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historicalmarkerproject/markers/HM29MA_the-first-people_Lake-Oswego-OR.html
In Prehistoric Times Fifteen thousand years ago, the mouth of the Tualatin River was located at Like Oswego. The river's course changed when the cataclysmic Missoula floods poured down the Columbia Basin and inundated the Willamette Valley. The…
historicalmarkerproject/markers/HM29AC_iron-company-workers-cottage_Lake-Oswego-OR.html
This cottage is the last survivor of cottages built for workers in Oswego's iron industry. It was probably built in the late 1870s or early 1880s by Albert Clinefelter or Lucien Davidson, local carpenters who constructed many buildings for the iro…
historicalmarkerproject/markers/HM295S_george-rogers-house-1929_Lake-Oswego-OR.html
George M. Rogers purchased this lot in 1918 and lived in its existing small house until 1929, when he engaged Van Evera Bailey, a noted Portland architect, to design this unique Arts and Crafts/Mediterranean style residence. Exterior is distinguis…
historicalmarkerproject/markers/HM27FZ_the-durham-mill_Lake-Oswego-OR.html
On this site Oswego's first industry, a saw mill, was established in 1850 by Albert Alonzo Durham on this portion of his 637 acre Donation Land Grant which included "Old Town" and much of East Oswego. He advertised his new mill in the Oregonian's …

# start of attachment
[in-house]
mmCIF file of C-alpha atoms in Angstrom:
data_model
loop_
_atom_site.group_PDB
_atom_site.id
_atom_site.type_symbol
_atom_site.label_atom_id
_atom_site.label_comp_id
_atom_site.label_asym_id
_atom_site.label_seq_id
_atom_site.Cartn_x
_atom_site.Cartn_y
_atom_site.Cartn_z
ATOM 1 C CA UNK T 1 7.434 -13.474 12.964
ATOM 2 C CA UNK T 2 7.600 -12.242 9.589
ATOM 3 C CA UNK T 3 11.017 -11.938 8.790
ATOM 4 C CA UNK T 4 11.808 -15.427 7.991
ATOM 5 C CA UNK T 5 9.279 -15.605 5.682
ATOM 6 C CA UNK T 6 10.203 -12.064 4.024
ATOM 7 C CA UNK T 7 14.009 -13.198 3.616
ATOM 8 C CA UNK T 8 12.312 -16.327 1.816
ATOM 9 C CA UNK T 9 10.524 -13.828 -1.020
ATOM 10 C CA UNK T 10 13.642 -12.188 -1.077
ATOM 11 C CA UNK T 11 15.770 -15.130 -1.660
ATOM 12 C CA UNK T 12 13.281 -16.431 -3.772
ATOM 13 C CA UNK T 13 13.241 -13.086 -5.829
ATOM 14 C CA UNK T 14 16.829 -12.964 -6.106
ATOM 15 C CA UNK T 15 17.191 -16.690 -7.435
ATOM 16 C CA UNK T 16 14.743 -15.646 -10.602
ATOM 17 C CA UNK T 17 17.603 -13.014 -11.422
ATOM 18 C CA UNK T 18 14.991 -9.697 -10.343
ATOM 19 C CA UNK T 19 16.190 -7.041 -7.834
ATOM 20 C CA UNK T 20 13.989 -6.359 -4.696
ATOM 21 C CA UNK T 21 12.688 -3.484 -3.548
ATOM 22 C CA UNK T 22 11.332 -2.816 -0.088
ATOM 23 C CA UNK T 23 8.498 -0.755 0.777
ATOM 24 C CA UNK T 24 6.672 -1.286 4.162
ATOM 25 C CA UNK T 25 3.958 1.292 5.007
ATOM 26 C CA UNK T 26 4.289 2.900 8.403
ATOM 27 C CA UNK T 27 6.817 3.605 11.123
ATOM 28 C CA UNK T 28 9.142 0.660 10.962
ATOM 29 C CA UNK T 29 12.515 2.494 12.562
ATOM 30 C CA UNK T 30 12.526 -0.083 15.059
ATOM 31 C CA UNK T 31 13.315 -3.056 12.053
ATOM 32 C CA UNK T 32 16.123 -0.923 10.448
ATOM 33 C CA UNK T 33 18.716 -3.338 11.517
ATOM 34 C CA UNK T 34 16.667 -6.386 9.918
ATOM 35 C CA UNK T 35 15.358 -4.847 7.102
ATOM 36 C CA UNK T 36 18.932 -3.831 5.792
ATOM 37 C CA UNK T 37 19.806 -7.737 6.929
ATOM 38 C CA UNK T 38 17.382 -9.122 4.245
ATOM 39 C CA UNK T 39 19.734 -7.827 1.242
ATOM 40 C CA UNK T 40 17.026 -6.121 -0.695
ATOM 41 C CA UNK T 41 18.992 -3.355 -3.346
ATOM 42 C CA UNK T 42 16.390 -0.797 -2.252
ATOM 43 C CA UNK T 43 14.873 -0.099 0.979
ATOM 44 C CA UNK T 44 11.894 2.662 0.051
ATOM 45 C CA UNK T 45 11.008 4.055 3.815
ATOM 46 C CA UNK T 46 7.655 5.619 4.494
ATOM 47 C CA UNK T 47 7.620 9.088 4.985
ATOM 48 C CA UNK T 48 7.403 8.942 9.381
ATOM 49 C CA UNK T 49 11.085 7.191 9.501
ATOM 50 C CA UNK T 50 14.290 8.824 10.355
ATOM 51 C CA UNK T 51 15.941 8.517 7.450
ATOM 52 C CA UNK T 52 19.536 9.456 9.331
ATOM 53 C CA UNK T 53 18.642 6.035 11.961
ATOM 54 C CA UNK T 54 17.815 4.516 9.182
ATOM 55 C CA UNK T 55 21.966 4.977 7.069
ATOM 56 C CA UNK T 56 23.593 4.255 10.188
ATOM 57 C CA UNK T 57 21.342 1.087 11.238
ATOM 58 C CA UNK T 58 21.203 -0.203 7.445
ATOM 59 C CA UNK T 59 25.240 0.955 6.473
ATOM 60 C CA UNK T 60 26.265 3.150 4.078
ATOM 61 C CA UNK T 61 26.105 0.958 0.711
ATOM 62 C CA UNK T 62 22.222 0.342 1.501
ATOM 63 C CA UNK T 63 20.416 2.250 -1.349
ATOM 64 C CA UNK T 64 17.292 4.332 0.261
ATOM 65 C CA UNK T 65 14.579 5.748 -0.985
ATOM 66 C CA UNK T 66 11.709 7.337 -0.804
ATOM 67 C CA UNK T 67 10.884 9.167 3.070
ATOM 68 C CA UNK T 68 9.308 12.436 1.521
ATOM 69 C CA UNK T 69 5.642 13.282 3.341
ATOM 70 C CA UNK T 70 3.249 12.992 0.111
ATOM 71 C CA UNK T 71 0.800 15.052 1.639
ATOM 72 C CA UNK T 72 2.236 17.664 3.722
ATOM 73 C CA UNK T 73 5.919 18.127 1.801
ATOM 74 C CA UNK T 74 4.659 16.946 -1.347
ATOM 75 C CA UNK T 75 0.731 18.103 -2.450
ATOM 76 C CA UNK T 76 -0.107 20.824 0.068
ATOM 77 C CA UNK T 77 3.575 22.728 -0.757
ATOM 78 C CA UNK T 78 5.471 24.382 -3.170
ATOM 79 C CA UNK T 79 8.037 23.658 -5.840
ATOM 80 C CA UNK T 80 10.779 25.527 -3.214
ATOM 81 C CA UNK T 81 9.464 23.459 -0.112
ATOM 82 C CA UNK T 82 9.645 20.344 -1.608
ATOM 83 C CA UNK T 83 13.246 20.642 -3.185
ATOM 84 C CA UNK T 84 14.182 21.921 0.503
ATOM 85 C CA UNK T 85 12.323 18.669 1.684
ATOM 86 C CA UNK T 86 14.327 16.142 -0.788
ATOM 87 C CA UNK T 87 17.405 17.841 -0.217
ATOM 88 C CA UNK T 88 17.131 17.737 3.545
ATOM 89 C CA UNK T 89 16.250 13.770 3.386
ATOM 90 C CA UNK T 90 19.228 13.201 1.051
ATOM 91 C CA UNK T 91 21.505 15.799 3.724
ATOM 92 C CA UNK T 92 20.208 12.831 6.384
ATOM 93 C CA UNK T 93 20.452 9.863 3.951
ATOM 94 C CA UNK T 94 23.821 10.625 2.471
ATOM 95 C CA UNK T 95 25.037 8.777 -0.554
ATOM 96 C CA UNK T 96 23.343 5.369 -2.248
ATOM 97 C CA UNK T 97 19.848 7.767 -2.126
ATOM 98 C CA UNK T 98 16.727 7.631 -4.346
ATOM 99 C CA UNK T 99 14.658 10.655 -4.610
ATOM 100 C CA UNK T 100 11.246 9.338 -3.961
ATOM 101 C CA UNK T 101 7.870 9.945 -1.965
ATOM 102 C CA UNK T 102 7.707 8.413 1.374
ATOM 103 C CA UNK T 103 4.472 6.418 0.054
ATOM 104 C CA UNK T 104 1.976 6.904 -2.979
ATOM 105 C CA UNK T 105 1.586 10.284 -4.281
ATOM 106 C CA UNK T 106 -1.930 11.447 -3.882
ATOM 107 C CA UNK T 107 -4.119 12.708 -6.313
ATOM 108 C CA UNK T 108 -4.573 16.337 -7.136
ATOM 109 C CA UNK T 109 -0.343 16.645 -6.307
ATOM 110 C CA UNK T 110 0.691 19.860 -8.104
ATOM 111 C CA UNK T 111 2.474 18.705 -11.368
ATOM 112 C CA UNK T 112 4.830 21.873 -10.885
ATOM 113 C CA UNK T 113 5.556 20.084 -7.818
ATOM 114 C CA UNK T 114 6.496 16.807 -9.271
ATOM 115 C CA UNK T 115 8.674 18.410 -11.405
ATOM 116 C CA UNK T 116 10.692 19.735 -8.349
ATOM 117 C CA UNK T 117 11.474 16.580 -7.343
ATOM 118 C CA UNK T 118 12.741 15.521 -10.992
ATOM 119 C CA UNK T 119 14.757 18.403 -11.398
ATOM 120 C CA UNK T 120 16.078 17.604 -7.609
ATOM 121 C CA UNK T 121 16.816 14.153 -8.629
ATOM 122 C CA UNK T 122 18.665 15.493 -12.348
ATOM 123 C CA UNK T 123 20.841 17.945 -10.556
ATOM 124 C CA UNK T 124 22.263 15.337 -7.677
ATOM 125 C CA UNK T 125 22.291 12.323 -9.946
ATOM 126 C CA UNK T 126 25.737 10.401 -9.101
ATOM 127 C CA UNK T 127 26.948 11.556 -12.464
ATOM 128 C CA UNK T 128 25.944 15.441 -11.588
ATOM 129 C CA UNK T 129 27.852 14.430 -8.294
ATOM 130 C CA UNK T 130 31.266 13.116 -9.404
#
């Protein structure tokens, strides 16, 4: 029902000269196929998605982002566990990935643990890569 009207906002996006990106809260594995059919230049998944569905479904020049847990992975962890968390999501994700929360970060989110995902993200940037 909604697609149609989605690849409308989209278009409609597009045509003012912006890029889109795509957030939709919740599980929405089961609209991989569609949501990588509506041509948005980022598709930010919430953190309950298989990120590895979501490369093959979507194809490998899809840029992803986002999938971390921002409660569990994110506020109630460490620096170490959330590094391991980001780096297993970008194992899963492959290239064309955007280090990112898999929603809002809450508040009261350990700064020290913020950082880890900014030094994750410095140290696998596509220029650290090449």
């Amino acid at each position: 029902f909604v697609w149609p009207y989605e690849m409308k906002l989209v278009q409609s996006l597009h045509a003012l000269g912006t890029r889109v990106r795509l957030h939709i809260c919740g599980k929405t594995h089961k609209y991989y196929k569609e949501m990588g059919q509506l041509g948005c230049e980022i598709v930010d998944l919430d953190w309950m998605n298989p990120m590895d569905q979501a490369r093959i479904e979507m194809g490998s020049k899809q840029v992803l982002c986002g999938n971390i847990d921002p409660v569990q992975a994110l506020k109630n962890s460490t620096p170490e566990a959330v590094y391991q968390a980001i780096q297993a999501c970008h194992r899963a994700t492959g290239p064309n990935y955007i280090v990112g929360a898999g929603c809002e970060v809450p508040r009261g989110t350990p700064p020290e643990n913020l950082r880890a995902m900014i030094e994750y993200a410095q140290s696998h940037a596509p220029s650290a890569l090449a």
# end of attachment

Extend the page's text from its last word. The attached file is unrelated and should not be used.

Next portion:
historicalmarkerproject/markers/HM27ES_old-town_Lake-Oswego-OR.html
Albert Alonzo Durham filed the first donation land claim here in 1850, naming the place Oswego after his New York home town. In 1864 John Corse Trullinger bought Durham's sawmill on Sucker Creek, and in 1866 this 87-acre portion of land, Trullinge…
historicalmarkerproject/markers/HM26Z1_murphy-real-estate-building-1940_Lake-Oswego-OR.html
This Arts and Crafts style building was constructed in 1940 as the Murphy Real Estate office. It is one of a cluster of buildings on State Street designed by the prominent local architect, Richard Sundeleaf. The half-timbered architecture was inte…
historicalmarkerproject/markers/HM26QA_salamander_Lake-Oswego-OR.html
This mass of solidified iron from the hearth of the Oswego furnace is known as a 'Salamander'. It is named after a mythological amphibian that lived in fire. Salamanders often formed in the bottom of 19th Century iron furnaces and were removed, wi…
historicalmarkerproject/markers/HM26Q9_the-man-from-k-787-asx-601-700-ksix-returned-with-eels-to-feed-his-people_Lake-Oswego-OR.html
Ikanum are traditional stories. One such story from Victoria Howard of Grand Ronde is told about the area around Lake Oswego. The story tells of a particularly hostile winter, in which cold and starvation threatened the entire village of k̓a…
historicalmarkerproject/markers/HM26Q2_green-street_Lake-Oswego-OR.html
Henry Dodge Green and his brother John Green came to Oregon from New York in 1852. In partnership with H. C. Leonard, the Green brothers procured the gas and water franchises for the City of Portland. The cost of shipping cast-iron gas and water p…
historicalmarkerproject/markers/HM26PB_lakewood-school-1928_Lake-Oswego-OR.html
On this site in 1893, Oswego's first public school was built and served the hildren of the town until it was outgrown, and replaced in 1928 by this handsome Colonial Revival style structure. Originally called Oswego Grammar School, it was renamed …
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